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Hariri Murder Probe Asks for International Help


The man in charge of the U.N. inquiry into the assassination of former Lebanese Prime Minister Rafik Hariri is asking for greater international help in the probe. From U.N. headquarters, VOA's Peter Heinlein reports preparations are being made to establish a court to hear evidence in the case.

Chief investigator Serge Brammertz says his inquiry is making progress in uncovering who was behind a string of 15 political assassinations in Lebanon. Chief among them was the suicide bomb attack in Beirut that killed Rafik Hariri and 22 others in February 2005.

Brammertz told the U.N. Security Council he has asked several countries for help in identifying the suicide bomber and other pieces of DNA collected from the crime scenes. A tooth recovered from the Hariri bomb site is considered a key clue.

Early stages of the investigation turned up evidence of official Syrian involvement in the Hariri killing. Brammertz's latest report to the Council adds few concrete details, but outlines a complex assassination plot that was months in the planning and execution.

At the core was the suicide bomber, a man in his early 20's who authorities believe came from outside Lebanon. Using telephone records, Brammertz has also identified a six-member assassination squad that orchestrated the attack. But he told reporters the plot appears to go far deeper.

"It's an extremely sophisticated crime, where you really find all the complex parameters of an international criminal investigation, where you have, on one hand, an extremely complex commission of the crime, and an extremely complex surrounding where the challenge is to identify and determine the perpetrators," he said.

Brammertz described Syria's cooperation with the investigation as "generally satisfactory." He said 11 more requests for interviews with Syrian officials are still pending, but declined to say whether he had asked to speak to Syria's President Bashar al-Assad

The Belgian prosecutor also said he was working closely with Lebanese authorities. He acknowledged, however, that Lebanon remains an extremely dangerous environment, and said his staff is going to great lengths to protect the identities of witnesses in the case.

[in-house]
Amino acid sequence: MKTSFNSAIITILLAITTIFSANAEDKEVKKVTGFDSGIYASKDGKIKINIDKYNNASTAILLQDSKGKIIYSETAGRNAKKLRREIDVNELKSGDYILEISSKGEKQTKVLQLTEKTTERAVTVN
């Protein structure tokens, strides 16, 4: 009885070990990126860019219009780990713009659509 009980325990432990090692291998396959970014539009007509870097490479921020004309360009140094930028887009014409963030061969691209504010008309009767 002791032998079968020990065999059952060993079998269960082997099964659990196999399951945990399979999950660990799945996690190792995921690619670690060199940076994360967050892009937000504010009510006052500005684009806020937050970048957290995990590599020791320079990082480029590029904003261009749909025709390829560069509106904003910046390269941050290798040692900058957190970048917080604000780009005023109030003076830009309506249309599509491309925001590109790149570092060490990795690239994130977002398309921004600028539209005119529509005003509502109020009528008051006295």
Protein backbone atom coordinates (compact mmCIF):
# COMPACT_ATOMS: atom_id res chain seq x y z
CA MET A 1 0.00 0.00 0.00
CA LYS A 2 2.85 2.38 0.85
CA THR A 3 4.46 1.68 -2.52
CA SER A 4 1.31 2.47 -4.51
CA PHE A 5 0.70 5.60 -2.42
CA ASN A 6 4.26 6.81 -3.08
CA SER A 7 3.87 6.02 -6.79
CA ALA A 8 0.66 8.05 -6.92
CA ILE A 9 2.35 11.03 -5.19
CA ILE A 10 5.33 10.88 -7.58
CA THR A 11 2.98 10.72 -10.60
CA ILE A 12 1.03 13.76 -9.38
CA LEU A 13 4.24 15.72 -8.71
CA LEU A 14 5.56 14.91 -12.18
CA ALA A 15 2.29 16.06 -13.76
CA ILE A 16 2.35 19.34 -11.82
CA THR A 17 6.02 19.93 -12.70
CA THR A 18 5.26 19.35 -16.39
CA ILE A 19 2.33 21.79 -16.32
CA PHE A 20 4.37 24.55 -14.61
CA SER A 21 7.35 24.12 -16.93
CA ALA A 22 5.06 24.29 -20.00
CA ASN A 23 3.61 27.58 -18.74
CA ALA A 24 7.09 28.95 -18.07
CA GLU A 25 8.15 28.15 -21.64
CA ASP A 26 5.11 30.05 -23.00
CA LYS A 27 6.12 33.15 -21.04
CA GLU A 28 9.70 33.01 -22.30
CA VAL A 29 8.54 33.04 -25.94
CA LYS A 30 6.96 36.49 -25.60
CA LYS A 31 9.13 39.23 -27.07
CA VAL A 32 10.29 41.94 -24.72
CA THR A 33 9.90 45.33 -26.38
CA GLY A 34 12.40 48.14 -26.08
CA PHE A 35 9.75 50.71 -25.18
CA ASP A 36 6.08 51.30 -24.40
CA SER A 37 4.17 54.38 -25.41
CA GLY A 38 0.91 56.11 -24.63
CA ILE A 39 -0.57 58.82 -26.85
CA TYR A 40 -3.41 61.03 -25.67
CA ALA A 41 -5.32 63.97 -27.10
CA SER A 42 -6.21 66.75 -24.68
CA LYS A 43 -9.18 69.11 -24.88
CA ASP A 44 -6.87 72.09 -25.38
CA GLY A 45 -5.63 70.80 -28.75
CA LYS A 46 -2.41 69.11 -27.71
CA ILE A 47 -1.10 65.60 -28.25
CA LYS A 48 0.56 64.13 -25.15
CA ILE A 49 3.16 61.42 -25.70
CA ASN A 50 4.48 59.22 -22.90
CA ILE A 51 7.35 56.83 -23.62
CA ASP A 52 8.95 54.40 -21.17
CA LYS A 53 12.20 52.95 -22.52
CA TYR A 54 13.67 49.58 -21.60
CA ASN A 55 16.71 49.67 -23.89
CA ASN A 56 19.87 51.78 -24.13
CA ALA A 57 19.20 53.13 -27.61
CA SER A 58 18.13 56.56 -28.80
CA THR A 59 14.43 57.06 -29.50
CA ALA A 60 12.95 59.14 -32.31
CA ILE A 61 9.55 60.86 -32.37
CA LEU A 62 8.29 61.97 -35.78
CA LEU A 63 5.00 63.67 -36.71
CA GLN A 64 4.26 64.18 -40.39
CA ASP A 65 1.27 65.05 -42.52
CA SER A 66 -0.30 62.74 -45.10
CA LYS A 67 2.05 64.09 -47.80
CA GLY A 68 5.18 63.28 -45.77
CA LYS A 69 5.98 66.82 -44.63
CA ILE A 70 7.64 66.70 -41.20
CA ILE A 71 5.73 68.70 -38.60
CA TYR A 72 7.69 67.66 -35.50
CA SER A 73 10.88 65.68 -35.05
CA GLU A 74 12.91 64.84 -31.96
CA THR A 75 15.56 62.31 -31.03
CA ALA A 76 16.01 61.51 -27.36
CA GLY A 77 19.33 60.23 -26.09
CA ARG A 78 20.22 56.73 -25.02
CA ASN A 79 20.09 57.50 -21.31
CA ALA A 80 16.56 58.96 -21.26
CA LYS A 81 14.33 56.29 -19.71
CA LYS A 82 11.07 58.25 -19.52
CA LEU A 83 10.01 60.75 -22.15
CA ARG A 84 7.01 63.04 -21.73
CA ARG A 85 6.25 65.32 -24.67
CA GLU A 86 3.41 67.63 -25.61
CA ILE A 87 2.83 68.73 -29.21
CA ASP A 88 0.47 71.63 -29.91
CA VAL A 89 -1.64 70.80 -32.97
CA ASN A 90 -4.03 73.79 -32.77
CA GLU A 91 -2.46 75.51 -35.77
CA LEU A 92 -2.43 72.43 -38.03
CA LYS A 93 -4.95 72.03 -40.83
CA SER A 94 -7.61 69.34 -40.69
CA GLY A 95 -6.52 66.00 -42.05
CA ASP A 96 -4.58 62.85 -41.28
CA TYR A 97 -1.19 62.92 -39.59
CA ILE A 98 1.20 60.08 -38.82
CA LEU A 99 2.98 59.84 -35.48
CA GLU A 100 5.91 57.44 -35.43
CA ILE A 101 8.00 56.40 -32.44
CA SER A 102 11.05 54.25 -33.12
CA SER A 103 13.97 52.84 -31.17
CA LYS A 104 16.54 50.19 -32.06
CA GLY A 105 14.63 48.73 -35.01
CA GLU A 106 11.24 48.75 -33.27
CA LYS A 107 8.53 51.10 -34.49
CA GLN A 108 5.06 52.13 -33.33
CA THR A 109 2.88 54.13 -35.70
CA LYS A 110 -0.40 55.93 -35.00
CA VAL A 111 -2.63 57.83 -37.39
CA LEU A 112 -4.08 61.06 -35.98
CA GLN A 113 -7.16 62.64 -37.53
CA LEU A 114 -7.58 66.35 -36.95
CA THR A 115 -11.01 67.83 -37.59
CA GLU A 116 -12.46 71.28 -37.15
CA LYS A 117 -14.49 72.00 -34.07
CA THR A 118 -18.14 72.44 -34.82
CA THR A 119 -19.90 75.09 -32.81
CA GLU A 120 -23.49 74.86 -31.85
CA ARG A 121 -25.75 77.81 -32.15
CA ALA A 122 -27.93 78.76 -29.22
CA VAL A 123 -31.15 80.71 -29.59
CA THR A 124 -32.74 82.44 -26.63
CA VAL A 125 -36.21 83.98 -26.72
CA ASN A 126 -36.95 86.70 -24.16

"We are indeed mentioning aspects related to witness protection where certain witnesses don't want information disclosed to national authorities, and in this case we have a very careful and prudent approach," he said.

Brammertz declined to speculate on when his probe might be completed. But he and Security Council diplomats confirmed that an international tribunal would soon be established to hear evidence in the case.

America's U.N. ambassador, John Bolton, says the court would be Lebanese, but because of security concerns, might be based elsewhere.

"We said it's a court of international character, and there are obvious reasons we need that because of the Syrian involvement in the assassinations, but also I think it is also important that it be a Lebanese court," he said. "This was the assassination of a Lebanese prime minister, and perhaps the others that the court might get to, so we're trying to work out exactly how that would be put together."

Syria's representative at the U.N. Friday repeated Damascus's denial of involvement in the Hariri murder, and warned the Security Council against jumping to conclusions about who the killers might have been. Ambassador Bashar al-Jafari charged that what he called "parties in the region outside" had deliberately tried to mislead investigators. He did not elaborate.

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